In the not-so-distant future, everything in our lives is going to be connected to the Internet of Things. Fire hydrants, medical equipment, toasters. Really, everything. Yesterday a “smart” fork was introduced to bring “metrics to your mouthfuls.” If you can slap a sensor to a device and add wireless connectivity, eventually it will be connected to the Internet.
Qualcomm and AT&T want to make the process of creating Internet of Things devices and applications easier. Today the companies announced a joint project called the Internet of Everything development platform. Based on Qualcomm’s QSC6270-Turbo chipset and Gobi modem for 3G connections, the Internet of Everything platform aims to decrease time to market for IoT projects. The development platform will use AT&T’s cellular data bandwidth to connect things to the Web. The chipset supports Oracle’s Java ME Embedded 3.2 to write the programs necessary to create IoT devices and applications. The Internet of Everything platform should be available to developers in the second quarter of 2013.
The Real Benefit
The idea is to lower the barrier to entry for connecting devices to the Internet. As such, it is a good sign that two of the leading American technology companies are starting to take IoT seriously. When we wrote our Futurist Cheat Sheet on the Internet of Things, we noted that much of the technology to create a robust Internet of Things possible is already in place – it just needed more infrastructure refinement to speed adoption.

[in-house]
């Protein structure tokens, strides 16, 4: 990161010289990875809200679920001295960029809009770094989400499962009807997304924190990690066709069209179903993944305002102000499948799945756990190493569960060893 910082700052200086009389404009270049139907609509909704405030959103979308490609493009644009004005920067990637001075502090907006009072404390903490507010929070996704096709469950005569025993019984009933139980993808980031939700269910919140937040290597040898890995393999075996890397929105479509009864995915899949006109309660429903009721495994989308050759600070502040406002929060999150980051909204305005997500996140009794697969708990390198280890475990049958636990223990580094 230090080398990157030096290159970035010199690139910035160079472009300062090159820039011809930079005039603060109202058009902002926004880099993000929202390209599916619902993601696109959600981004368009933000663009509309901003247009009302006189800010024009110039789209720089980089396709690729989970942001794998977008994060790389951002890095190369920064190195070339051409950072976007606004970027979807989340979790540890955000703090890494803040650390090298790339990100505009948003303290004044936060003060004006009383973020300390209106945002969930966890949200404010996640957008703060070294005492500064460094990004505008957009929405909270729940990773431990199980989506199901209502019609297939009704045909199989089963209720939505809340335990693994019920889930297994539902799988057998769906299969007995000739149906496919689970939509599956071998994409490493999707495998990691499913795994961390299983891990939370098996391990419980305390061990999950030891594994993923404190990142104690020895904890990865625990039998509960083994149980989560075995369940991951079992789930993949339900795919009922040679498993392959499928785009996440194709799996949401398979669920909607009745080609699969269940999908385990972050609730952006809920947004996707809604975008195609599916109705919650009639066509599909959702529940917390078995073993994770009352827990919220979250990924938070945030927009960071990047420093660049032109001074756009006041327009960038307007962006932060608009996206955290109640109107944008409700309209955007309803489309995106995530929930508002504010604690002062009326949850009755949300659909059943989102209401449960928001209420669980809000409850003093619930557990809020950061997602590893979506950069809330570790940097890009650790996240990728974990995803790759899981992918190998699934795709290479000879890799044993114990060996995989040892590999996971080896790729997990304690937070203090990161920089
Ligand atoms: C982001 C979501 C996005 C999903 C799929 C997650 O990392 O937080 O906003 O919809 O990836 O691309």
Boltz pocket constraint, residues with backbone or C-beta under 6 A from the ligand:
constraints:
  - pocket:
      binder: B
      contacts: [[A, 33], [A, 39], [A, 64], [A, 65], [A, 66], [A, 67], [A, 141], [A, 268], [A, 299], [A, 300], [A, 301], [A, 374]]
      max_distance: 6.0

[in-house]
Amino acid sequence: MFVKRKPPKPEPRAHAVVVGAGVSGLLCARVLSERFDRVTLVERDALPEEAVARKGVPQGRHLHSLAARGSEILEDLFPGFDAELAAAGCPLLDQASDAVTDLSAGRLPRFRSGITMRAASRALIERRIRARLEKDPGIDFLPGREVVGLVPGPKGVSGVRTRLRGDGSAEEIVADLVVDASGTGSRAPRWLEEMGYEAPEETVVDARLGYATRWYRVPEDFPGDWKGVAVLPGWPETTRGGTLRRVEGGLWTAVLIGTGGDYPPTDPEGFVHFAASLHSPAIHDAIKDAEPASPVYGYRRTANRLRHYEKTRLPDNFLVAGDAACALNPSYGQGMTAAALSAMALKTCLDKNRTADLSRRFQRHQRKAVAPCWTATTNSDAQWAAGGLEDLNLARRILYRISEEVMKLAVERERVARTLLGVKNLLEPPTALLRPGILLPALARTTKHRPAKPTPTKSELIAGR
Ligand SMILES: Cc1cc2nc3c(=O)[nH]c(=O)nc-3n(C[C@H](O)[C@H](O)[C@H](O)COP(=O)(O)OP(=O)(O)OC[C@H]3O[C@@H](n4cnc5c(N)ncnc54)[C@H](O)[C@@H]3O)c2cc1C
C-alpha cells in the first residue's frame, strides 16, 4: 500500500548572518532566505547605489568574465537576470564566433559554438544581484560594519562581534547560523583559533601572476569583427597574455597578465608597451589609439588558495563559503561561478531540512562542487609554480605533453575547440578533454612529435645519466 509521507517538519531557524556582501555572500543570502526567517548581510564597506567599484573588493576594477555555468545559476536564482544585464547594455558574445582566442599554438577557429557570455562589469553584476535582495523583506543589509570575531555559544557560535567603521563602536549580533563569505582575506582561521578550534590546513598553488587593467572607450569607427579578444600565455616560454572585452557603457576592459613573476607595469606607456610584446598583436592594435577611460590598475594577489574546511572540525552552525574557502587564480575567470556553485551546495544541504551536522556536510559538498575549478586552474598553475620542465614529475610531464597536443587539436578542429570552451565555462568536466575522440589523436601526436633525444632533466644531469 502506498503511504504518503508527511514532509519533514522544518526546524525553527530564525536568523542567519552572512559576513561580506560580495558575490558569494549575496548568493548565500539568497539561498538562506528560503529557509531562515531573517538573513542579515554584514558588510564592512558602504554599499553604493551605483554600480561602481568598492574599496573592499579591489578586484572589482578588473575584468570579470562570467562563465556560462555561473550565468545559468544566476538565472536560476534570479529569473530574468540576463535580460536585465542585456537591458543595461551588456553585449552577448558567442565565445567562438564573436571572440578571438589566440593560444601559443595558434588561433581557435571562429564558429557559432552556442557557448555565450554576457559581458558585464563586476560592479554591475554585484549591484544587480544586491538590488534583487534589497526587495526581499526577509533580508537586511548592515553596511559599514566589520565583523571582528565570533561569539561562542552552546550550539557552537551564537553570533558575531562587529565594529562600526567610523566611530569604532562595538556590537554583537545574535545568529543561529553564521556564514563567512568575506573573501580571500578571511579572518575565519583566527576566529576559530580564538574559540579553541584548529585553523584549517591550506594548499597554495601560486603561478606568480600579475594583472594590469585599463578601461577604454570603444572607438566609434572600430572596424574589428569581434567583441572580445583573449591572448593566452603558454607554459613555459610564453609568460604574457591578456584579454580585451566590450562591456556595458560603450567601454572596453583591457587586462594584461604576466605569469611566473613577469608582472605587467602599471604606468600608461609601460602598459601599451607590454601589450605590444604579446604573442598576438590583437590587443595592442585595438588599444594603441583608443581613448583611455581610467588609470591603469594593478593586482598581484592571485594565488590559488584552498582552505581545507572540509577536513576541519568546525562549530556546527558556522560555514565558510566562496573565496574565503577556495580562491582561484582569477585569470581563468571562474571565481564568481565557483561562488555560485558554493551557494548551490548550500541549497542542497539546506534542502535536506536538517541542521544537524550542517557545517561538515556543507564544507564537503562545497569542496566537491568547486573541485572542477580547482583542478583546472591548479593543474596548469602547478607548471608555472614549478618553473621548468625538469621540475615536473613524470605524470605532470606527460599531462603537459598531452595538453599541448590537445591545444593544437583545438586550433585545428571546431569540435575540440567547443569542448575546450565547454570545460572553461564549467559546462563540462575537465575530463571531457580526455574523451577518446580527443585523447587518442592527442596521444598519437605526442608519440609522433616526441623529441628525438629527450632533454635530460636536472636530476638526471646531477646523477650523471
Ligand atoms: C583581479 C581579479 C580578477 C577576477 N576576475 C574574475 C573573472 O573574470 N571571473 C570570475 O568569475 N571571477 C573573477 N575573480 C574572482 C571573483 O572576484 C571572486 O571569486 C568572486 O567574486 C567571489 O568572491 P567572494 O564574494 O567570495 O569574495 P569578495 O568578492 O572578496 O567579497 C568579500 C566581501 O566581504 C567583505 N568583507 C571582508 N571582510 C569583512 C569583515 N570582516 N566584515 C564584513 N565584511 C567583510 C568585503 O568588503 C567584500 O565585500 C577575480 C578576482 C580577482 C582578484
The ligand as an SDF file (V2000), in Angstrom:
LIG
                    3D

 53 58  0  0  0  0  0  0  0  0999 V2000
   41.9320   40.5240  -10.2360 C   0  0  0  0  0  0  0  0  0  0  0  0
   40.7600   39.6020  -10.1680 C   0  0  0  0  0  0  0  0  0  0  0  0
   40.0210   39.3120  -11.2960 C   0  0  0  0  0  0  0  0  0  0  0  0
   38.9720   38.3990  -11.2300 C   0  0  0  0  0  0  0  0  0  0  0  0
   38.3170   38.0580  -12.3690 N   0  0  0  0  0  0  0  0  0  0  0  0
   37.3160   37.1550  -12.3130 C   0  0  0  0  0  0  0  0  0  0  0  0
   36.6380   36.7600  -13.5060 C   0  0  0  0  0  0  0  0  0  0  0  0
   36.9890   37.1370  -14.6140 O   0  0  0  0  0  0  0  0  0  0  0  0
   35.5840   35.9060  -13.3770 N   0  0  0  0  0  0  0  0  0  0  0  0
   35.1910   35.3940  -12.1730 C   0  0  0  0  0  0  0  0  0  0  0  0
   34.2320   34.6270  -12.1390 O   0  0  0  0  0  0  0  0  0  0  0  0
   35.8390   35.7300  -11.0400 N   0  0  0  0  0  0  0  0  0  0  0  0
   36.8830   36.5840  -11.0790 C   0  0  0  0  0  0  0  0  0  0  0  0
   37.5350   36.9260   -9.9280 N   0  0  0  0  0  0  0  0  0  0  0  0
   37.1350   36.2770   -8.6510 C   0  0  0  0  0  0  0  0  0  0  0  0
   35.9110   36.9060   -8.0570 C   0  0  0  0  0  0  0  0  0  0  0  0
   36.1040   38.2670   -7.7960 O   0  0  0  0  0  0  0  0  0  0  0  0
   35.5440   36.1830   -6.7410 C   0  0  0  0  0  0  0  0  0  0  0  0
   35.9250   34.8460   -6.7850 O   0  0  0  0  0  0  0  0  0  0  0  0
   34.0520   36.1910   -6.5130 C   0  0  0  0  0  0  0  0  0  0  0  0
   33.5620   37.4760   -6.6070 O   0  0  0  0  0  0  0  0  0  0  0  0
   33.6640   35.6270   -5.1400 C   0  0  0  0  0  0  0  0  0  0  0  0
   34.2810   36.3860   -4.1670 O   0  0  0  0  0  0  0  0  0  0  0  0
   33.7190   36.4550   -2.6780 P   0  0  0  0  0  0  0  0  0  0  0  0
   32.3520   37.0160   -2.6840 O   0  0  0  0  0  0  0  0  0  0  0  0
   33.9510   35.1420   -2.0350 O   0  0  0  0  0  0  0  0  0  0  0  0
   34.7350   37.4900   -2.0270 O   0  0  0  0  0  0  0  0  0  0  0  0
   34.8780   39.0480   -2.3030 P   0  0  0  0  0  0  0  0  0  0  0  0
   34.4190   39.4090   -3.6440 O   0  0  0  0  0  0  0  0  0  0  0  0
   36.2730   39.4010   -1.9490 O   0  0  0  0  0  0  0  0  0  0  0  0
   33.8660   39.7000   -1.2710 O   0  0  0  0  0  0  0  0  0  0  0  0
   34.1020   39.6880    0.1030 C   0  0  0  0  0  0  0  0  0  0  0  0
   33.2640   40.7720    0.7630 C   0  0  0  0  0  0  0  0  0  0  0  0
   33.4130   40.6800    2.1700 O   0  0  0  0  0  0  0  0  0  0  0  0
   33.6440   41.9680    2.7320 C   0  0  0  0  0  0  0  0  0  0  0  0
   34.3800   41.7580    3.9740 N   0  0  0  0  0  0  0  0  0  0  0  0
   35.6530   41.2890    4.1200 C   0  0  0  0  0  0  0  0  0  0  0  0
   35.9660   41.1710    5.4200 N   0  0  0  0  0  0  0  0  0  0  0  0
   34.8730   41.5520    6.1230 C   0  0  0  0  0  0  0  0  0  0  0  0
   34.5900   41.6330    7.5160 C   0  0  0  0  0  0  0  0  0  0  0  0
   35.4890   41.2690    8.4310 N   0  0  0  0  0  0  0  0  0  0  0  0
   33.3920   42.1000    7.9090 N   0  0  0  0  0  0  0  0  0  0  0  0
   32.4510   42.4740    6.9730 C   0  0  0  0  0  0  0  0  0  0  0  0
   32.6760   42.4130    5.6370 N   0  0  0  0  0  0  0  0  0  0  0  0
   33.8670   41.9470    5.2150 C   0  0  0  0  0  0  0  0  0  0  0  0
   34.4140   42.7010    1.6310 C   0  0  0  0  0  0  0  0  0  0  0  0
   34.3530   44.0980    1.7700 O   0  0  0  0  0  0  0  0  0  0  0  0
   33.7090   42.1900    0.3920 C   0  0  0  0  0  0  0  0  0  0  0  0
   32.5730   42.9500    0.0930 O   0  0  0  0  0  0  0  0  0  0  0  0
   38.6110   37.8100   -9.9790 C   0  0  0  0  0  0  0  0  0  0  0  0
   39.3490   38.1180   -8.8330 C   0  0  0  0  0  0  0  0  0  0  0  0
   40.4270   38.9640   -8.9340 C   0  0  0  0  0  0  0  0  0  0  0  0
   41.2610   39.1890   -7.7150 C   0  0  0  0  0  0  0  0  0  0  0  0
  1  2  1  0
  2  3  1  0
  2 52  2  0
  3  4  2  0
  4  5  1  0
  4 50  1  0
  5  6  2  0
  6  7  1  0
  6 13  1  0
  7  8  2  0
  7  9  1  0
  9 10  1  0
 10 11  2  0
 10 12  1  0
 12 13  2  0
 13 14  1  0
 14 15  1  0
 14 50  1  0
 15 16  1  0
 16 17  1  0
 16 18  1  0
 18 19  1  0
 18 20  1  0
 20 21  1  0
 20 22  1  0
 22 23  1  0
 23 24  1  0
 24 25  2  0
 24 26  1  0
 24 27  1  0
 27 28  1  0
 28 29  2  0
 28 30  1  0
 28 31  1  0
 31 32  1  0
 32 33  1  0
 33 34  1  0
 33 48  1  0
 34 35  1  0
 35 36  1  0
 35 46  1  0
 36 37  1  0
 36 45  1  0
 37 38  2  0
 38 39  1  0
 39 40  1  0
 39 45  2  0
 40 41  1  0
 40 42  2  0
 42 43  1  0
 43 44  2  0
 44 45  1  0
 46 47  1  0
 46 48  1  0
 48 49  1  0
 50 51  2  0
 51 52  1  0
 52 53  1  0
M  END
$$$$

“This IoE development platform with Java support is a tool to extend the power of our integrated chipsets to application developers,” said Kanwalinder Singh, /SVP of business development at Qualcomm Technologies in a press release. “We are excited that AT&T shares our vision of a cellular-connected IoE, and by the opportunities that will be created by the AT&T developer community.”
Qualcomm and AT&T join a growing community of machine-to-machine (M2M) companies working to make the Internet of Things possible. The leaders in M2M development over the last several years have been companies like Cosm, Numerex and KORETelematics, while other consumer- or enterprise-focused companies like Google (with Android) and Research In Motion (with its QNX-based BlackBerry 10 system) also have software platforms that could provide the capability to integrate items like home utilities and aspects of automobiles on the Web. Apple has not specifically built any products for the Internet of Things, but its iOS mobile operating system could easily be outfitted to run a variety of items beyond the iPhones and iPads that currently run iOS.
Unlike other aspiring technology sets (Near Field Communications, for instance), IoT development lends itself to a variety of business applications. Name an industry, and entrepreneurs and innovators will be able to find a way to connect it to the Internet. Qualcomm and AT&T specifically mention healthcare, energy and automotive as sectors that will be able to use the Internet of Things to provide tracking, remote control and analytics.The Internet Of Things will give businesspeople capabilities that they could previously only track through inference, not directly.
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